Storm Quotes

Quotations about physical storms

  • A few minutes ago every tree was excited, bowing to the roaring storm, waving, swirling, tossing their branches in glorious enthusiasm like worship. But though to the outer ear these trees are now silent, their songs never cease.
    o John Muir

  • Apathy can be overcome by enthusiasm, and enthusiasm can only be aroused by two things: first, an ideal, with takes the imagination by storm, and second, a definite intelligible plan for carrying that ideal into practice.
    o Arnold J. Toynbee

  • Be thou the rainbow in the storms of life. The evening beam that smiles the clouds away, and tints tomorrow with prophetic ray.
    o Lord Byron

  • Birds sing after a storm; why shouldn’t people feel as free to delight in whatever remains to them?
    o Rose Kennedy

  • Clouds come floating into my life, no longer to carry rain or usher storm, but to add color to my sunset sky.
    o Rabindranath Tagore

  • Human misery must somewhere have a stop; there is no wind that always blows a storm.
    o Euripides

  • I know there is a God — I see the storm coming and I see his hand in it — if he has a place then I am ready — we see the hand.
    o John F. Kennedy paraphrasing a statement by Abraham Lincoln; quoted in The New York Times (15 May 1964)

  • If patience is worth anything, it must endure to the end of time. And a living faith will last in the midst of the blackest storm.
    o Mohandas Gandhi

  • If you spend your whole life waiting for the storm, you’ll never enjoy the sunshine.
    o Morris West

  • Into this house we’re born
    Into this world we’re thrown
    Like a dog without a bone
    An actor out alone
    Riders on the storm.
    o The Doors

  • It is better to meet danger than to wait for it. He that is on a lee shore, and foresees a hurricane, stands out to sea and encounters a storm to avoid a shipwreck.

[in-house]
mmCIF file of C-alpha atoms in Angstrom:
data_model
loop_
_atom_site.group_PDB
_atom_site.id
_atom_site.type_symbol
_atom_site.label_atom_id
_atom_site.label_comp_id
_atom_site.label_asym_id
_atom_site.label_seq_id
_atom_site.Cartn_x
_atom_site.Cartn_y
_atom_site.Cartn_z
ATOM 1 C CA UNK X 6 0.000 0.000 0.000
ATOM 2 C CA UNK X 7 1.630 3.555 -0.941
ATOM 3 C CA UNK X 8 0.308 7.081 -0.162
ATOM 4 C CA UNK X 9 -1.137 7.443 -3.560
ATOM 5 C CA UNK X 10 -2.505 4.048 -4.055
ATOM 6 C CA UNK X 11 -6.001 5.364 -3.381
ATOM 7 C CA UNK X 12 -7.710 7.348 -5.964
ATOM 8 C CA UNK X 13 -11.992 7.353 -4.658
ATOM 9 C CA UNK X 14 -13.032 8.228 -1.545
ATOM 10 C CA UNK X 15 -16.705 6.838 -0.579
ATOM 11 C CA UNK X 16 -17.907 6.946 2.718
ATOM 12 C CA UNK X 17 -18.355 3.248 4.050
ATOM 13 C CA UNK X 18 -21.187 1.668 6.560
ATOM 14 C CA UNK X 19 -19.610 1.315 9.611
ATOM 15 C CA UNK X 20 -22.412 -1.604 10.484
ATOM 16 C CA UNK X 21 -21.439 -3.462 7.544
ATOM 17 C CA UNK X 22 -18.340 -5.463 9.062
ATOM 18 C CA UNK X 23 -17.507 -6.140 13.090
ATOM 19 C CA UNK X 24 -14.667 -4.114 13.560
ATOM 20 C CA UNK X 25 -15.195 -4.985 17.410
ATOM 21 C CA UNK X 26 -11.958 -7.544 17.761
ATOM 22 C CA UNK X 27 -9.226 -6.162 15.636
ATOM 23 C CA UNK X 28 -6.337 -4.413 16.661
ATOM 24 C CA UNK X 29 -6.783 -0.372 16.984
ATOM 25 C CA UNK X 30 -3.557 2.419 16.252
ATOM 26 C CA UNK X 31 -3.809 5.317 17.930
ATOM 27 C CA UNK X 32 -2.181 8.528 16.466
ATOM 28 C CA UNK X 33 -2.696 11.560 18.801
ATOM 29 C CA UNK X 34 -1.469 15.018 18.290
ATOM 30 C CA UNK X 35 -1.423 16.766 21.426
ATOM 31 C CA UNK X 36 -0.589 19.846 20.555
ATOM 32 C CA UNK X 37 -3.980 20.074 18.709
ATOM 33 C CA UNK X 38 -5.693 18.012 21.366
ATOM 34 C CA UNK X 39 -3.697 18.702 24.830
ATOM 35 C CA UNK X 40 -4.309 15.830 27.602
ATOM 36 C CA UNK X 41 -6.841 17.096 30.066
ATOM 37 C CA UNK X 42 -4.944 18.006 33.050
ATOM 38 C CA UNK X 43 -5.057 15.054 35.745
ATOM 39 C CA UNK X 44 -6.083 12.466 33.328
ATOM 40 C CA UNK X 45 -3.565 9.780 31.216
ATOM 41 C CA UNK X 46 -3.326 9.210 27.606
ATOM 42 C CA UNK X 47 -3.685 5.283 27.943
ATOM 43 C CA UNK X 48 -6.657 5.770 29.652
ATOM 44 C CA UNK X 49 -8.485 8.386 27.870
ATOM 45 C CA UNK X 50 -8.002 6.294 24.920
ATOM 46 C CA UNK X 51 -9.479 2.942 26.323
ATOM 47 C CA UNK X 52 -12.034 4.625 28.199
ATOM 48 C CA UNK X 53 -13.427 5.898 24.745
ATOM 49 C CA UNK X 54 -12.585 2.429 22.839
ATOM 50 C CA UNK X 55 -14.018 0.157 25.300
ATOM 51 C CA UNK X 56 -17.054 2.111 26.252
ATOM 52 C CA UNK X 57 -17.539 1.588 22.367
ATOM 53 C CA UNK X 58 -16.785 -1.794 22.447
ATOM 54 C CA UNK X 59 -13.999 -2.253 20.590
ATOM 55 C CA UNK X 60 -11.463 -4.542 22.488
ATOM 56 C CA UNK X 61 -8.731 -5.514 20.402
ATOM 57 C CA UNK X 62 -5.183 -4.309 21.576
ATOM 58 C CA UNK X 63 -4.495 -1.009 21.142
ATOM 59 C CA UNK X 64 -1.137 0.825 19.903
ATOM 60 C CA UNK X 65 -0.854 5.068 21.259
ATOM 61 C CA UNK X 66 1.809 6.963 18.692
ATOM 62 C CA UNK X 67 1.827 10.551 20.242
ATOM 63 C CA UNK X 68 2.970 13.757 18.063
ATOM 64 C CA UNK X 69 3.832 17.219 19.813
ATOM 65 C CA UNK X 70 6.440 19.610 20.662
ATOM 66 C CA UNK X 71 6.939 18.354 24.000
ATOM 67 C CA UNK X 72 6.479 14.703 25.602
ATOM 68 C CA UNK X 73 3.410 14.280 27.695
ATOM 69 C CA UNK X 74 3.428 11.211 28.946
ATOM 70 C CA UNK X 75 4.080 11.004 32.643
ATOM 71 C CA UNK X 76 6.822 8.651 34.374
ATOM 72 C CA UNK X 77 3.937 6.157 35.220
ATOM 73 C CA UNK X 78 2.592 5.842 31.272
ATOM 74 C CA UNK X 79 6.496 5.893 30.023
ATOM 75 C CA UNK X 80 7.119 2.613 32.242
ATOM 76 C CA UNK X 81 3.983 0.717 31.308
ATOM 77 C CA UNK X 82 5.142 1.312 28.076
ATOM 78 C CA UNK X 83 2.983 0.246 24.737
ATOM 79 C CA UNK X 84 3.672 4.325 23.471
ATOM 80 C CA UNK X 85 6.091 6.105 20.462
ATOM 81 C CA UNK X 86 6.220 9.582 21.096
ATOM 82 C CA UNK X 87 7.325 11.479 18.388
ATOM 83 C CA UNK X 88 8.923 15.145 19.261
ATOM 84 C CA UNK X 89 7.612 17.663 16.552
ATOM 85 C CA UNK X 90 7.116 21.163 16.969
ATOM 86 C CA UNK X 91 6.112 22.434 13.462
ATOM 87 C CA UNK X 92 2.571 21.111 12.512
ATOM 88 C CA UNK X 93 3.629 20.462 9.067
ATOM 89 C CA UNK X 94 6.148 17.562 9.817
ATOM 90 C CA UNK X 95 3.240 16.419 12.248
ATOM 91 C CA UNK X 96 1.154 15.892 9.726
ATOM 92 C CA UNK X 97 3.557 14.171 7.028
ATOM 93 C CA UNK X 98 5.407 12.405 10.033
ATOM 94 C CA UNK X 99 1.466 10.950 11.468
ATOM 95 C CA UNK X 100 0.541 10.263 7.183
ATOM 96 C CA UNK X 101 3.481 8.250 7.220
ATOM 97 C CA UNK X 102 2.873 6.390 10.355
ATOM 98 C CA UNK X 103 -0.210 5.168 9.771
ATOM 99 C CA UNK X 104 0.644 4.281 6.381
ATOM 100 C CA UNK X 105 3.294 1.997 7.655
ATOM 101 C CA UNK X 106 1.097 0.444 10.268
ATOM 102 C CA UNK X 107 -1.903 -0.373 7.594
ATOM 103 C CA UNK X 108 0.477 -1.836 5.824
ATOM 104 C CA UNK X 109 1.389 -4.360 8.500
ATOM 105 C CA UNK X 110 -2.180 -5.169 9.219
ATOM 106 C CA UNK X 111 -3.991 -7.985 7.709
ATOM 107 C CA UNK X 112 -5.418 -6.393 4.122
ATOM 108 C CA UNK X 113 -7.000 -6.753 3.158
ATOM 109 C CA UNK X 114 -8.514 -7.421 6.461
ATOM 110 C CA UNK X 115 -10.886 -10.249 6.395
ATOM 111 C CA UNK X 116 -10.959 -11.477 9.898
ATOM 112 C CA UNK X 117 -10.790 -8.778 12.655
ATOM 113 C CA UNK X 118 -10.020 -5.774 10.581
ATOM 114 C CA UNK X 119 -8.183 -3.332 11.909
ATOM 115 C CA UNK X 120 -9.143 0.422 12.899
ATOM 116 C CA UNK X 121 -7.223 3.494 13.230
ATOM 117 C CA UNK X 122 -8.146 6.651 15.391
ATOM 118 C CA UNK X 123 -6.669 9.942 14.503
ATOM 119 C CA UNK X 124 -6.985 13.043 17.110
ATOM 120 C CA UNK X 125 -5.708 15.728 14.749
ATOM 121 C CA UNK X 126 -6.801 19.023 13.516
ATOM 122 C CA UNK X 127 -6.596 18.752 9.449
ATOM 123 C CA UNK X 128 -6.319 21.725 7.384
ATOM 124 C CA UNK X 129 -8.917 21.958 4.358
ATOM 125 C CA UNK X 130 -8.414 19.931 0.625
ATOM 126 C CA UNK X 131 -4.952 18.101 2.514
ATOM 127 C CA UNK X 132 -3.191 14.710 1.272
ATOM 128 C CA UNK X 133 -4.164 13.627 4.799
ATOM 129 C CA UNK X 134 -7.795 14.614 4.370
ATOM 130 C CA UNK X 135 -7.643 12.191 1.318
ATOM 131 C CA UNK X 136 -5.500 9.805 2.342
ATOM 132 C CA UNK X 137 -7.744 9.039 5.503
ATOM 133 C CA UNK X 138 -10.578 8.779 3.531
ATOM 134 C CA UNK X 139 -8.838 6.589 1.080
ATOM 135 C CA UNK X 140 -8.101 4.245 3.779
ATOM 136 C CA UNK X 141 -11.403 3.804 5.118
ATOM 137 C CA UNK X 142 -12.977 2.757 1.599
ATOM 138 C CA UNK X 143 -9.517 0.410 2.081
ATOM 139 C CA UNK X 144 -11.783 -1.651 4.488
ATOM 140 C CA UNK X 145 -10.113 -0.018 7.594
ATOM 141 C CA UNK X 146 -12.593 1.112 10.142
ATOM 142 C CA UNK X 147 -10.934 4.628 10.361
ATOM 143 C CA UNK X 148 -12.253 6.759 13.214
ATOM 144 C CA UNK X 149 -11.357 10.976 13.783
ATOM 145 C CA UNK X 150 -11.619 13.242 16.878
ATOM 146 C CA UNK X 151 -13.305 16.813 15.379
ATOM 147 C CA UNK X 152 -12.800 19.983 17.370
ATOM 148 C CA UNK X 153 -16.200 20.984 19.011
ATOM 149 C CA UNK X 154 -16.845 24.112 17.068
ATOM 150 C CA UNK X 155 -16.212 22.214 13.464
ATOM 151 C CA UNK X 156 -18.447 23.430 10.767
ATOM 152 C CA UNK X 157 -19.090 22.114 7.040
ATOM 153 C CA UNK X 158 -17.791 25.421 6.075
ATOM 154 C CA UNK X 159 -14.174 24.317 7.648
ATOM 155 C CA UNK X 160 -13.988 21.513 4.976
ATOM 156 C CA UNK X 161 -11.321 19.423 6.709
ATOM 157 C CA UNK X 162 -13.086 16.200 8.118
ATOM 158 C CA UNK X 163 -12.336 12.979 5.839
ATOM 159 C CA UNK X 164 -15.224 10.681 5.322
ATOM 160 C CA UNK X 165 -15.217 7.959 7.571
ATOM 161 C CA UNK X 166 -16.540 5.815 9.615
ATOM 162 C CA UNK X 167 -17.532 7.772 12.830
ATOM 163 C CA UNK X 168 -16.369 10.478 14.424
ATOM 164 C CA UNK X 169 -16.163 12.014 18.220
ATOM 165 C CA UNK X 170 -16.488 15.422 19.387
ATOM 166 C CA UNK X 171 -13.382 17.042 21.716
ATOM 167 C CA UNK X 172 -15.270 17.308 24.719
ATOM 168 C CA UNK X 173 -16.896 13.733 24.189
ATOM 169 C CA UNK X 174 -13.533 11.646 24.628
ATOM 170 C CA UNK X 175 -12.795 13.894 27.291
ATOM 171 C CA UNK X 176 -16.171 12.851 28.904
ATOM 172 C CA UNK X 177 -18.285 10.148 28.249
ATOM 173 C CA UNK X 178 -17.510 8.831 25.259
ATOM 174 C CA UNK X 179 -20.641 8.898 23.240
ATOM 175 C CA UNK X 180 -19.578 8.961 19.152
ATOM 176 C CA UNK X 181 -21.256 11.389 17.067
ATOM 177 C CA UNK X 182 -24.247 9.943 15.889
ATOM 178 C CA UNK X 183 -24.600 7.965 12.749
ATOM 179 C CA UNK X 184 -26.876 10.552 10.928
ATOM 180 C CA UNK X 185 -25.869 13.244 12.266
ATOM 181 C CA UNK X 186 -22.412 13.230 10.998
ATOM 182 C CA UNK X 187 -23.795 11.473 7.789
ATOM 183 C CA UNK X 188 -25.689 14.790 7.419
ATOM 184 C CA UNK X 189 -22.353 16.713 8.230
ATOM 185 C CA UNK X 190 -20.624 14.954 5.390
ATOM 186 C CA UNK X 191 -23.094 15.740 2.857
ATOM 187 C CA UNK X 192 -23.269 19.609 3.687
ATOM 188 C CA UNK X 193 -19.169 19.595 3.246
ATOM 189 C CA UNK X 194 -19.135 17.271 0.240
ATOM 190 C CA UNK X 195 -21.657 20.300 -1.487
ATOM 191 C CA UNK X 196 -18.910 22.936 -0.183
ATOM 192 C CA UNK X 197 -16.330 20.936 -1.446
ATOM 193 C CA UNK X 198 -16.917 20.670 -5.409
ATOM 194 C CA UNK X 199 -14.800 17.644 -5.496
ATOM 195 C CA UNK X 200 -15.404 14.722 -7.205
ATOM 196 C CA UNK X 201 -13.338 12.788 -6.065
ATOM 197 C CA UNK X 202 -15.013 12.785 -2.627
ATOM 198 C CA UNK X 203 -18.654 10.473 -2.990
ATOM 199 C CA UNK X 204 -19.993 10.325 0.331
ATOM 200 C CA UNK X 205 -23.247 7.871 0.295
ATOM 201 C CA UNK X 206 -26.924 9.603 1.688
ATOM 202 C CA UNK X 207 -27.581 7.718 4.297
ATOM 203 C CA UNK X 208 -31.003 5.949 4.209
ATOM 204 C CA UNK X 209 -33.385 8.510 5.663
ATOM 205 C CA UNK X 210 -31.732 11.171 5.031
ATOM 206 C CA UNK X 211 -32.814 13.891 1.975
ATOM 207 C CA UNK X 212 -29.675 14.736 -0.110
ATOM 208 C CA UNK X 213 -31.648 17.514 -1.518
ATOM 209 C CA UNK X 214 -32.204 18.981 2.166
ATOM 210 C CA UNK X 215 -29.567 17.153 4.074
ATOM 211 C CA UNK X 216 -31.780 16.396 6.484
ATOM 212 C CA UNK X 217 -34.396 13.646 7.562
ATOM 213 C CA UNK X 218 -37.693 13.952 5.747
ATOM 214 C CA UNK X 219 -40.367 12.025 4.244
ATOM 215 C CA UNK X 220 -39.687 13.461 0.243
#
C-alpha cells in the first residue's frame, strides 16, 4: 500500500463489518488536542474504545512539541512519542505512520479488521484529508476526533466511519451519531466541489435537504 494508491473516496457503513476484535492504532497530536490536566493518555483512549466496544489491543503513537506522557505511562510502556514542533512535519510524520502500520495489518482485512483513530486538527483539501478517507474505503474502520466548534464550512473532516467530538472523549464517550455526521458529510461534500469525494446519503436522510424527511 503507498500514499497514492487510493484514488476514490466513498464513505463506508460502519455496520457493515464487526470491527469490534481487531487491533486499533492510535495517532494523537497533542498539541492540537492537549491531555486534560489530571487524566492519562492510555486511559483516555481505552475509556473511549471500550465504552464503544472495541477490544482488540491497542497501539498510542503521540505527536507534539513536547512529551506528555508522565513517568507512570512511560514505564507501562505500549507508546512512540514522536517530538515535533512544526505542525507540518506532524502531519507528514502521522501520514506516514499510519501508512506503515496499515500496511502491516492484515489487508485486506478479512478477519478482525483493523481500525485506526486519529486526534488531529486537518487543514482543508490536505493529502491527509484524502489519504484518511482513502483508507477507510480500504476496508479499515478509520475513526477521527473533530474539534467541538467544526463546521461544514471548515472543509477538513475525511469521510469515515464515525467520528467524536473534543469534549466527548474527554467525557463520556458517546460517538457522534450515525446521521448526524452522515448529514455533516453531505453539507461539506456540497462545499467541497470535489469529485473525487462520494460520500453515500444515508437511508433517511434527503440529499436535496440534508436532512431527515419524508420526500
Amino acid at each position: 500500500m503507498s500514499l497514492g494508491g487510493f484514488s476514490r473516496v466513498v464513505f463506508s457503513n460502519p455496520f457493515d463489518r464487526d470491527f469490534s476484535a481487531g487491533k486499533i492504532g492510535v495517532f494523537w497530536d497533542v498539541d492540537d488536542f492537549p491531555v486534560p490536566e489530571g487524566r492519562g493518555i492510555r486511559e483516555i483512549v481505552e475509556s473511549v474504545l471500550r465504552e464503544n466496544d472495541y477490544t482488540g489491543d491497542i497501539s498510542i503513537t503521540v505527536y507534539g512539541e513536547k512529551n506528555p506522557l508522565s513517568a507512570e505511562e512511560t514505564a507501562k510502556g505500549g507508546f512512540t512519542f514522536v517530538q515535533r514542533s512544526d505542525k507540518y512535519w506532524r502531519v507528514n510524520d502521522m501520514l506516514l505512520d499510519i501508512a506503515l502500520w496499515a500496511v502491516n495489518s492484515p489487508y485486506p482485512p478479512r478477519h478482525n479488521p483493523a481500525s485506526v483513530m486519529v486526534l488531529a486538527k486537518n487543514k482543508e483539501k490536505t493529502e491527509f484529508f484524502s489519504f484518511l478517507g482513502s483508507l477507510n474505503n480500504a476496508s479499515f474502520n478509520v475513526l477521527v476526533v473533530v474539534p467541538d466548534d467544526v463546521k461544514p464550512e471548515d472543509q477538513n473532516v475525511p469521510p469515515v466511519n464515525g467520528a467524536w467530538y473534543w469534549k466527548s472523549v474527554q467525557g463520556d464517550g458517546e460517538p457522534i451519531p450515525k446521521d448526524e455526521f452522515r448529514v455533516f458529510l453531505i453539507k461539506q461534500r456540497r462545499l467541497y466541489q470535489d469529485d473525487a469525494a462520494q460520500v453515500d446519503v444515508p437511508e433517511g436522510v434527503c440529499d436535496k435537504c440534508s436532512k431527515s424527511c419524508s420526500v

o Charles Caleb Colton

  • It is not light that we need, but fire; it is not the gentle shower, but thunder. We need the storm, the whirlwind, and the earthquake.
    o Frederick Douglass

  • It takes a real storm in the average person’s life to make him realize how much worrying he has done over the squalls.
    o Bruce Fairchild Barton

  • Old age is like a plane flying through a storm. Once you’re aboard, there’s nothing you can do.
    o Golda Meir

  • What we call little things are merely the causes of great things; they are the beginning, the embryo, and it is the point of departure which, generally speaking, decides the whole future of an existence. One single black speck may be the beginning of a gangrene, of a storm, of a revolution.
    o Henri Frédéric Amiel

  • The myth of unlimited production brings war in its train as inevitably as clouds announce a storm.
    o Albert Camus

  • There are some things you learn best in calm, and some in storm.
    o Willa Cather

  • There is a great deal of unmapped country within us which would have to be taken into account in an explanation of our gusts and storms.
    o George Eliot

  • For the man sound in body and serene of mind there is no such thing as bad weather; every sky has its beauty, and storms which whip the blood do but make it pulse more vigorously.
    o George Gissing in The Private Papers of Henry Ryecroft

  • Out of the dark we came, into the dark we go. Like a storm-driven bird at night we fly out of the Nowhere; for a moment our wings are seen in the light of the fire, and, lo! we are gone again into the Nowhere.
    o H. Rider Haggard, in King Solomon’s Mines

  • We are not this story’s author, who fills time and eternity with his purpose. Yet his purpose is achieved in our duty; and our duty is fulfilled in service to one another. Never tiring, never yielding, never finishing, we renew that purpose today: to make our country more just and generous; to affirm the dignity of our lives and every life. This work continues. This story goes on. And an angel still rides in the whirlwind and directs this storm.
    o George Walker Bush, First inaugural address (20 January 2001)

  • We know the race is not to the swift nor the battle to the strong. Do you not think an angel rides in the whirlwind and directs this storm?
    o John Page in a letter to Thomas Jefferson (20 July 1776), quoting a phrase from Ecclesiastes 9:11.

  • Now, nation, arise and storm break loose!
    o Josef Goebells: Total War Speech

  • Leave a Reply

    Fill in your details below or click an icon to log in: Logo

    You are commenting using your account. Log Out / Change )

    Twitter picture

    You are commenting using your Twitter account. Log Out / Change )

    Facebook photo

    You are commenting using your Facebook account. Log Out / Change )

    Google+ photo

    You are commenting using your Google+ account. Log Out / Change )

    Connecting to %s

    %d bloggers like this: